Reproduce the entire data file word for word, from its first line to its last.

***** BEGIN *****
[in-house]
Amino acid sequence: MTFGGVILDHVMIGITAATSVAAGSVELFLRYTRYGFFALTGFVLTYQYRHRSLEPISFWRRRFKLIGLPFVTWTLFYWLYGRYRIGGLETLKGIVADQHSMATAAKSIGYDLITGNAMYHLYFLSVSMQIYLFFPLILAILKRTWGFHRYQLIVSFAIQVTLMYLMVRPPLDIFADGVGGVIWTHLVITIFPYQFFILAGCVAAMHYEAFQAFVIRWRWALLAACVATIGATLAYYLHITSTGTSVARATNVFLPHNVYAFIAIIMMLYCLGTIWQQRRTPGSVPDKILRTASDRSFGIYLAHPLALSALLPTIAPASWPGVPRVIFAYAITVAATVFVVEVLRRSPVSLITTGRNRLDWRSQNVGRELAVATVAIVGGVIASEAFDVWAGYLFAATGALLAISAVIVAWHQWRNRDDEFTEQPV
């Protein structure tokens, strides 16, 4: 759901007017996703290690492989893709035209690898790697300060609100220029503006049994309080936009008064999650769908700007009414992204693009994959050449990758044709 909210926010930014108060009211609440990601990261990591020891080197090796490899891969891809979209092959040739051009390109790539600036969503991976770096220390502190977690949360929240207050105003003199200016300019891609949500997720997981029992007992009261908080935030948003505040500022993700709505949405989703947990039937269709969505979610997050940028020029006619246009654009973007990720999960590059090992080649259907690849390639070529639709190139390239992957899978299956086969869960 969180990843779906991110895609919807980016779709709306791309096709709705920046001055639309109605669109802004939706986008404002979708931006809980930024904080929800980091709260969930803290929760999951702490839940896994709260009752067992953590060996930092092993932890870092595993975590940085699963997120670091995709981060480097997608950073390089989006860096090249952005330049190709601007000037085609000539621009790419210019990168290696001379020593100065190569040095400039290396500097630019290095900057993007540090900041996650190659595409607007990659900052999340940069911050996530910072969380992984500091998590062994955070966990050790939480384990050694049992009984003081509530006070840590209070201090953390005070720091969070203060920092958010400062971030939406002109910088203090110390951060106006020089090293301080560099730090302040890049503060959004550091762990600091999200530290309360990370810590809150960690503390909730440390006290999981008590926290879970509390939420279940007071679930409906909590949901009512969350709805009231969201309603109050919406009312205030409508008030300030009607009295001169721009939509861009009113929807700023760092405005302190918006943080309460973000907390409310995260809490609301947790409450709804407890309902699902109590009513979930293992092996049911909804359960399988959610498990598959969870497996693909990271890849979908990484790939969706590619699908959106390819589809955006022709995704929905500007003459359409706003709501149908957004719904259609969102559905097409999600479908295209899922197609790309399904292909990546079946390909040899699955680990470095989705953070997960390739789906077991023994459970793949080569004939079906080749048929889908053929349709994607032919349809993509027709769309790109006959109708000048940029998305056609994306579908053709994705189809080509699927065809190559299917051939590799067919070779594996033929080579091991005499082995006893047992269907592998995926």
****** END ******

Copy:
[in-house]
Amino acid sequence: MTFGGVILDHVMIGITAATSVAAGSVELFLRYTRYGFFALTGFVLTYQYRHRSLEPISFWRRRFKLIGLPFVTWTLFYWLYGRYRIGGLETLKGIVADQHSMATAAKSIGYDLITGNAMYHLYFLSVSMQIYLFFPLILAILKRTWGFHRYQLIVSFAIQVTLMYLMVRPPLDIFADGVGGVIWTHLVITIFPYQFFILAGCVAAMHYEAFQAFVIRWRWALLAACVATIGATLAYYLHITSTGTSVARATNVFLPHNVYAFIAIIMMLYCLGTIWQQRRTPGSVPDKILRTASDRSFGIYLAHPLALSALLPTIAPASWPGVPRVIFAYAITVAATVFVVEVLRRSPVSLITTGRNRLDWRSQNVGRELAVATVAIVGGVIASEAFDVWAGYLFAATGALLAISAVIVAWHQWRNRDDEFTEQPV
């Protein structure tokens, strides 16, 4: 759901007017996703290690492989893709035209690898790697300060609100220029503006049994309080936009008064999650769908700007009414992204693009994959050449990758044709 909210926010930014108060009211609440990601990261990591020891080197090796490899891969891809979209092959040739051009390109790539600036969503991976770096220390502190977690949360929240207050105003003199200016300019891609949500997720997981029992007992009261908080935030948003505040500022993700709505949405989703947990039937269709969505979610997050940028020029006619246009654009973007990720999960590059090992080649259907690849390639070529639709190139390239992957899978299956086969869960 969180990843779906991110895609919807980016779709709306791309096709709705920046001055639309109605669109802004939706986008404002979708931006809980930024904080929800980091709260969930803290929760999951702490839940896994709260009752067992953590060996930092092993932890870092595993975590940085699963997120670091995709981060480097997608950073390089989006860096090249952005330049190709601007000037085609000539621009790419210019990168290696001379020593100065190569040095400039290396500097630019290095900057993007540090900041996650190659595409607007990659900052999340940069911050996530910072969380992984500091998590062994955070966990050790939480384990050694049992009984003081509530006070840590209070201090953390005070720091969070203060920092958010400062971030939406002109910088203090110390951060106006020089090293301080560099730090302040890049503060959004550091762990600091999200530290309360990370810590809150960690503390909730440390006290999981008590926290879970509390939420279940007071679930409906909590949901009512969350709805009231969201309603109050919406009312205030409508008030300030009607009295001169721009939509861009009113929807700023760092405005302190918006943080309460973000907390409310995260809490609301947790409450709804407890309902699902109590009513979930293992092996049911909804359960399988959610498990598959969870497996693909990271890849979908990484790939969706590619699908959106390819589809955006022709995704929905500007003459359409706003709501149908957004719904259609969102559905097409999600479908295209899922197609790309399904292909990546079946390909040899699955680990470095989705953070997960390739789906077991023994459970793949080569004939079906080749048929889908053929349709994607032919349809993509027709769309790109006959109708000048940029998305056609994306579908053709994705189809080509699927065809190559299917051939590799067919070779594996033929080579091991005499082995006893047992269907592998995926």